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Riparian Habitat


The riparian habitat of the Willamette River bottomland in this subwatershed was likely a mosaic of wetlands, grassland, and forested areas. In general, riparian areas support high species abundance and diversity because of the varied sources of food, water, and shelter found in these streamside habitats.

According to reconstructions of land survey records, the Miller Creek riparian areas were fully covered by a closed canopy of mixed conifer forest. The very upper end of the subwatershed is recorded as having burned sometime in the mid-1800’s. There is no indication of the composition of the riparian area within the burned areas.

Bank slumping and landslides would have been a common occurrence along Miller Creek. Slope failure would have occurred naturally because of the steep slopes and fine-textured soils present throughout the West Hills that become unstable when saturated. Soil failure can occur on slopes of 15% or more. Periodic wildfires may have exacerbated slope failure in certain situations.


This subwatershed is composed almost entirely of Forest Park and undeveloped portions of Multnomah County outside of the city boundary. Consequently, above highway 30 the riparian areas along Miller Creek resemble historic conditions of closed-canopy mixed conifer deciduous forest. Based on visual estimates of 2002 aerial photography, the riparian zone of Miller Creek and associated tributaries appear to consist of about 99% trees and shrubs with a small percentage (< 1%) of residential/cleared areas. Common tree species include big leaf maple, vine maple, willow, western hemlock, red alder, western red cedar, and Douglas fir.

In the bottomland, the short reach of stream below Highway 30 has sparse riparian vegetation with poor habitat value and dominated by grasses and small deciduous trees. Remaining riparian wetland habitat in the bottomland also includes an area referred to as the Harborton Wetlands Site adjacent to the Willamette just south of the mouth of Miller Creek (City of Portland BES, 2000). This resource site consists of a series of riparian patches (some remnant) interspersed with industrial development. A forested wetland at the northern end is still connected to the floodplain. The shrub layer is relatively sparse. Tree canopy cover within the bottomland forest ranges from patchy cover (20 percent canopy closure) to relatively dense cover (80 percent closure). The structural diversity of the forest is relatively high. Trees vary in age from approximately 40 to 60 years. Snags and large woody debris are common, particularly along the riverbank and beach. With the exception of one riprapped section, the shoreline is natural with beaches throughout the length of the resource site.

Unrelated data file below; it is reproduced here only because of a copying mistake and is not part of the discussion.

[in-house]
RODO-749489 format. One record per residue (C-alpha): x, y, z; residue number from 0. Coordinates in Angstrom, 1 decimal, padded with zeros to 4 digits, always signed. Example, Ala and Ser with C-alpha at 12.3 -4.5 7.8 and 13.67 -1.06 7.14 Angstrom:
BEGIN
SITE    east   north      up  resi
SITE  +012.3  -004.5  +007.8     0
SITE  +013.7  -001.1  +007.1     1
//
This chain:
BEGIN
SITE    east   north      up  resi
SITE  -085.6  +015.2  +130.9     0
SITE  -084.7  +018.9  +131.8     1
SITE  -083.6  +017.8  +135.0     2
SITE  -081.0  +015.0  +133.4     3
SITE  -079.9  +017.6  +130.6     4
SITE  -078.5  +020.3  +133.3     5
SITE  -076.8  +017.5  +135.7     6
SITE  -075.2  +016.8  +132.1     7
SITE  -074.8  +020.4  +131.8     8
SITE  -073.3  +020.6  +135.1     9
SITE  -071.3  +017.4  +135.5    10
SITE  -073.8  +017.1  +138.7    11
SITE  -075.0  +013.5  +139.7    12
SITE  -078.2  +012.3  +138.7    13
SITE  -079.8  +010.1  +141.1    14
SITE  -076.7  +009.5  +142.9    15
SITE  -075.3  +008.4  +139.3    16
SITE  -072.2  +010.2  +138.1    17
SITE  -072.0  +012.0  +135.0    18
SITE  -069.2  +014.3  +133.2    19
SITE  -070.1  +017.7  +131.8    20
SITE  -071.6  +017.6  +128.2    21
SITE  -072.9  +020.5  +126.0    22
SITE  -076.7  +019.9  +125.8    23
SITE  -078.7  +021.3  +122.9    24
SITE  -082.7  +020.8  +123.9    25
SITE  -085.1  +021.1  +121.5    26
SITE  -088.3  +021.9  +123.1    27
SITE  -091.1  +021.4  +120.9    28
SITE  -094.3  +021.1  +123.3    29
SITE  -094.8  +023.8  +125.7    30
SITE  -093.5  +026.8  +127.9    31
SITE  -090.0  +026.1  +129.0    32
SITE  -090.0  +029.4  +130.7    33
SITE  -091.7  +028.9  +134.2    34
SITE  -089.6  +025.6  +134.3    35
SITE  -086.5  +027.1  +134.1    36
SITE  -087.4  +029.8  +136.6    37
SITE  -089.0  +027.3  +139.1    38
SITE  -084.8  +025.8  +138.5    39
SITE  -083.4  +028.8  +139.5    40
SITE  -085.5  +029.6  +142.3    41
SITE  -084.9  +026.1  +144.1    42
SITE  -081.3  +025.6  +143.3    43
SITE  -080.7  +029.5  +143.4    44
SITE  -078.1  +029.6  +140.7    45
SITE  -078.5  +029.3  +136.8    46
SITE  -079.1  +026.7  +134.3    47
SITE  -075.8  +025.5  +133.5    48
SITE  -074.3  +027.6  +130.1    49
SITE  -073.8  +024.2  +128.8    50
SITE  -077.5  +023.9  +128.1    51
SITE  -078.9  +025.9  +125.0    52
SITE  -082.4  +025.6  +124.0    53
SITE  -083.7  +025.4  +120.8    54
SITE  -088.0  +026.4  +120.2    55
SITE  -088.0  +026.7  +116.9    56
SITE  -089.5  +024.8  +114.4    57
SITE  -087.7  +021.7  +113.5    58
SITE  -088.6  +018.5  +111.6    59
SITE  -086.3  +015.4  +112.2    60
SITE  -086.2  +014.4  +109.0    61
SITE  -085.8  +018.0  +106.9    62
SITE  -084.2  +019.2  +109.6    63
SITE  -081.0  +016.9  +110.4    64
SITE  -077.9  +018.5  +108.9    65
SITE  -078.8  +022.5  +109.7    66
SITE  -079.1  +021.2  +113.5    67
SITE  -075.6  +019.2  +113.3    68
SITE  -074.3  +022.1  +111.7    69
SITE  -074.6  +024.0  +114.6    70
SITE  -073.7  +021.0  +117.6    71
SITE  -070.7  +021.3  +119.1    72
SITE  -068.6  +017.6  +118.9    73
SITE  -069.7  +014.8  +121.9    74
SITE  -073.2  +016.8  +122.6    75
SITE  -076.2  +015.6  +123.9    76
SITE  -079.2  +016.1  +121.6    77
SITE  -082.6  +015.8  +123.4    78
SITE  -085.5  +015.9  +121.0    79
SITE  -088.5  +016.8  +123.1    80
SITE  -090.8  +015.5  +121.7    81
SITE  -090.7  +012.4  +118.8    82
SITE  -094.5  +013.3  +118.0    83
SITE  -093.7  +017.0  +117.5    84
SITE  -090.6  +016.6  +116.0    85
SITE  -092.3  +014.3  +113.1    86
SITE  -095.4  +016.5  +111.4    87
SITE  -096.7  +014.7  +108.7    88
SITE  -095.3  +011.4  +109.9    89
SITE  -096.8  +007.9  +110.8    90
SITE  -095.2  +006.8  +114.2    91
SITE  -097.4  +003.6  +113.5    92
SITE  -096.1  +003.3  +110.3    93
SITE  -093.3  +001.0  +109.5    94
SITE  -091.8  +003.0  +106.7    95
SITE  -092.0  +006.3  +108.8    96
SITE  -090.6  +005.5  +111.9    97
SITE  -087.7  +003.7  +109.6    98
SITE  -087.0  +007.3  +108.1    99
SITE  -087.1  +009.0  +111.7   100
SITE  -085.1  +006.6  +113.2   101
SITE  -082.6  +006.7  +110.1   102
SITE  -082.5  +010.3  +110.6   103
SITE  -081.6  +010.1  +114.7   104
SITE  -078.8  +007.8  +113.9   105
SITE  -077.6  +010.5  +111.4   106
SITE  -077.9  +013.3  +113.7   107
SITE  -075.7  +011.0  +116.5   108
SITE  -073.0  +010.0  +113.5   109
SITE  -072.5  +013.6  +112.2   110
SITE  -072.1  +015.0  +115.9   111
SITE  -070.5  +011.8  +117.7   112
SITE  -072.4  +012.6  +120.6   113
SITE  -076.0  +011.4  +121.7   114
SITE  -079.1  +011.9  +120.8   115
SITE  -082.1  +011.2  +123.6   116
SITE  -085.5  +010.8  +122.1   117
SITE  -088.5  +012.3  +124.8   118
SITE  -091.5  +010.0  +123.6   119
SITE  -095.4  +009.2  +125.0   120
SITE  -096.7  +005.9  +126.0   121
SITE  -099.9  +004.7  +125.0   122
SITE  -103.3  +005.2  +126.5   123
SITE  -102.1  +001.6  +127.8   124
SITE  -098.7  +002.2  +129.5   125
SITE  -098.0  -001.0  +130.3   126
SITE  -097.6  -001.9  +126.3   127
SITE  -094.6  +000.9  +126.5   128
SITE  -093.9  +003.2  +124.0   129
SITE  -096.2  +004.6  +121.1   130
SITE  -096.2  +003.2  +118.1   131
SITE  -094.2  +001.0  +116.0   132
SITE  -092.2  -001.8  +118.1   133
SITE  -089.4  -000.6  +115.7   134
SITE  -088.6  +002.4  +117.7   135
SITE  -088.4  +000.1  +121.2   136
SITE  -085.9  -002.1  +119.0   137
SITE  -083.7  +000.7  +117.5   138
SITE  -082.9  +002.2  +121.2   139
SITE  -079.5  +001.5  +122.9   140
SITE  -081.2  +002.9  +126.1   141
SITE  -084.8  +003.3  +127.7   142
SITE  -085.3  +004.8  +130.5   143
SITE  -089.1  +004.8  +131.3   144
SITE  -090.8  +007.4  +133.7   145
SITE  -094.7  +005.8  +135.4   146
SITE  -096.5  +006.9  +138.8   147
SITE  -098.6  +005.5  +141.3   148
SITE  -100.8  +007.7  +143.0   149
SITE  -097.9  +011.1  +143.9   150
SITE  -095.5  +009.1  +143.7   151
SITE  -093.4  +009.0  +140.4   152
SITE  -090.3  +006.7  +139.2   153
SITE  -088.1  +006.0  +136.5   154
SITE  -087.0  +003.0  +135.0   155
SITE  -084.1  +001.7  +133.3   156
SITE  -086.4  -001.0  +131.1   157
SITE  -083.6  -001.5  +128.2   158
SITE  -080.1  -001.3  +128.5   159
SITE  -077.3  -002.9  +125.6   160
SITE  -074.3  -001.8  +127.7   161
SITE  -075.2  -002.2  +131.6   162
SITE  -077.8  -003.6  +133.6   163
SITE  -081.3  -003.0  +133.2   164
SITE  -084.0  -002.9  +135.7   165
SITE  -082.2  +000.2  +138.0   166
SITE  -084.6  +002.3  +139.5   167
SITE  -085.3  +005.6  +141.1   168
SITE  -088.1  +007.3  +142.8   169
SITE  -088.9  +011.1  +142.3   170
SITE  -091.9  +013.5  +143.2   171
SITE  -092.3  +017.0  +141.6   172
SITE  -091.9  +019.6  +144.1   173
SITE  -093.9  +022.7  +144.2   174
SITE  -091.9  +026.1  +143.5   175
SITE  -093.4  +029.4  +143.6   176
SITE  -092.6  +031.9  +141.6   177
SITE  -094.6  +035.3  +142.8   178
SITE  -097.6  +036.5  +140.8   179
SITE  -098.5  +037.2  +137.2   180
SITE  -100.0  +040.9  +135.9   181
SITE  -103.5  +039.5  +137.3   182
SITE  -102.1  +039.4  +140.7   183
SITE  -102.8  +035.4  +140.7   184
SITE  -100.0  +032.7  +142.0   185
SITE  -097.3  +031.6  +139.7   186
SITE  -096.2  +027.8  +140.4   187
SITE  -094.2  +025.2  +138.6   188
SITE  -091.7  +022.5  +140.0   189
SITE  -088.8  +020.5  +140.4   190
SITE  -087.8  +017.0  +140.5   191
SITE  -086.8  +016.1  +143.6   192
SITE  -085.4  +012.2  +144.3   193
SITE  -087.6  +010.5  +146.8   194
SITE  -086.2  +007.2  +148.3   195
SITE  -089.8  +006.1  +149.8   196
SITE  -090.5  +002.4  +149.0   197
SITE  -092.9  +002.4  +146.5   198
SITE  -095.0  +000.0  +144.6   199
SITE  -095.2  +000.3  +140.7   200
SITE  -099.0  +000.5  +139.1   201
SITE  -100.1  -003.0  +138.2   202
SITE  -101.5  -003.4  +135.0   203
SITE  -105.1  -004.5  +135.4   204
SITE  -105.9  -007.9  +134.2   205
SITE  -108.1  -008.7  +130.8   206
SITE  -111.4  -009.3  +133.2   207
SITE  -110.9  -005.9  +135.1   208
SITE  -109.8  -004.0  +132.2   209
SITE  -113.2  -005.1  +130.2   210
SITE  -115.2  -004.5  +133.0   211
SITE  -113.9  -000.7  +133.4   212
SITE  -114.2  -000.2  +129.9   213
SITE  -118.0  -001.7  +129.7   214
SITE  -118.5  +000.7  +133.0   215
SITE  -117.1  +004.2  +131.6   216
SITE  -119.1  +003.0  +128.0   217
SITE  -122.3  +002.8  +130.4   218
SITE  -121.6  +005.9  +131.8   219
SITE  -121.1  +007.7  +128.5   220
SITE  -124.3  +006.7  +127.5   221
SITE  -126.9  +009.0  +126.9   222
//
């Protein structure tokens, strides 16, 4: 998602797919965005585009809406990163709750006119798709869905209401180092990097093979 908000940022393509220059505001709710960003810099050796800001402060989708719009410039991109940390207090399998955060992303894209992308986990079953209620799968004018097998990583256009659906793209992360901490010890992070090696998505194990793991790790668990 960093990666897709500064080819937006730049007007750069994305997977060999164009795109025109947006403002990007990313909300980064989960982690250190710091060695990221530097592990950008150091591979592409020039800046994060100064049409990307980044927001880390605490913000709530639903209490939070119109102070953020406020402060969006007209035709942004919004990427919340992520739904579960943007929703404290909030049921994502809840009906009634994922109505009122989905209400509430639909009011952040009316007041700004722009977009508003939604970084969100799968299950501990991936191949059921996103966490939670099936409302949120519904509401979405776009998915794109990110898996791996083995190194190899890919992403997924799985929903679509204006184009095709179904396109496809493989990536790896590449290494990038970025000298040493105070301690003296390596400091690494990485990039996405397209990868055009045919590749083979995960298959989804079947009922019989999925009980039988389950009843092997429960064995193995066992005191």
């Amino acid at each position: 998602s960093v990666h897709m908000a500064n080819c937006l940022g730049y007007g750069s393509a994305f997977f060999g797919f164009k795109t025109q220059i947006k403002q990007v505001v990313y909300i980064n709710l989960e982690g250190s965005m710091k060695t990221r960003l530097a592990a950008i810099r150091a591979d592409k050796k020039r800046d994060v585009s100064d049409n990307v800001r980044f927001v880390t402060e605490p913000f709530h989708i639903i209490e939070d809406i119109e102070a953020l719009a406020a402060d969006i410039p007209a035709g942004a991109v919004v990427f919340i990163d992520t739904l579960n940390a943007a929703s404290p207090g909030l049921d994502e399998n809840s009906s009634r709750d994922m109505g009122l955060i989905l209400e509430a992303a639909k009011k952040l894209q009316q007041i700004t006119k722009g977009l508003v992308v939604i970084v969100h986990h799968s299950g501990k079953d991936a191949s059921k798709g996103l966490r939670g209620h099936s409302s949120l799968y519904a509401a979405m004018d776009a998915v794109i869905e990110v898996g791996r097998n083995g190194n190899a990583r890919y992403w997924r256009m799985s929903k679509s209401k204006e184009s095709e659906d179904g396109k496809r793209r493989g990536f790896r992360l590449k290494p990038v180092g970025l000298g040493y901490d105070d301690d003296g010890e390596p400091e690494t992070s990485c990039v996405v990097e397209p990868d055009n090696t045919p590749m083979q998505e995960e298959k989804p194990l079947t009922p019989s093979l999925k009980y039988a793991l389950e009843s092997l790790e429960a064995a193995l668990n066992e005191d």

With the exception of a very small percentage of development, the current riparian quality reflects historic conditions. Although historic information is lacking, current channel and riparian habitat conditions above Highway 30 are expected to be very similar to conditions in Miller Creek prior to Euro-American settlement.

As residential and urban land-use and road construction becomes more common (particularly in the lower creek), riparian habitat conditions will decline and become more fragmented.
Maps & Files

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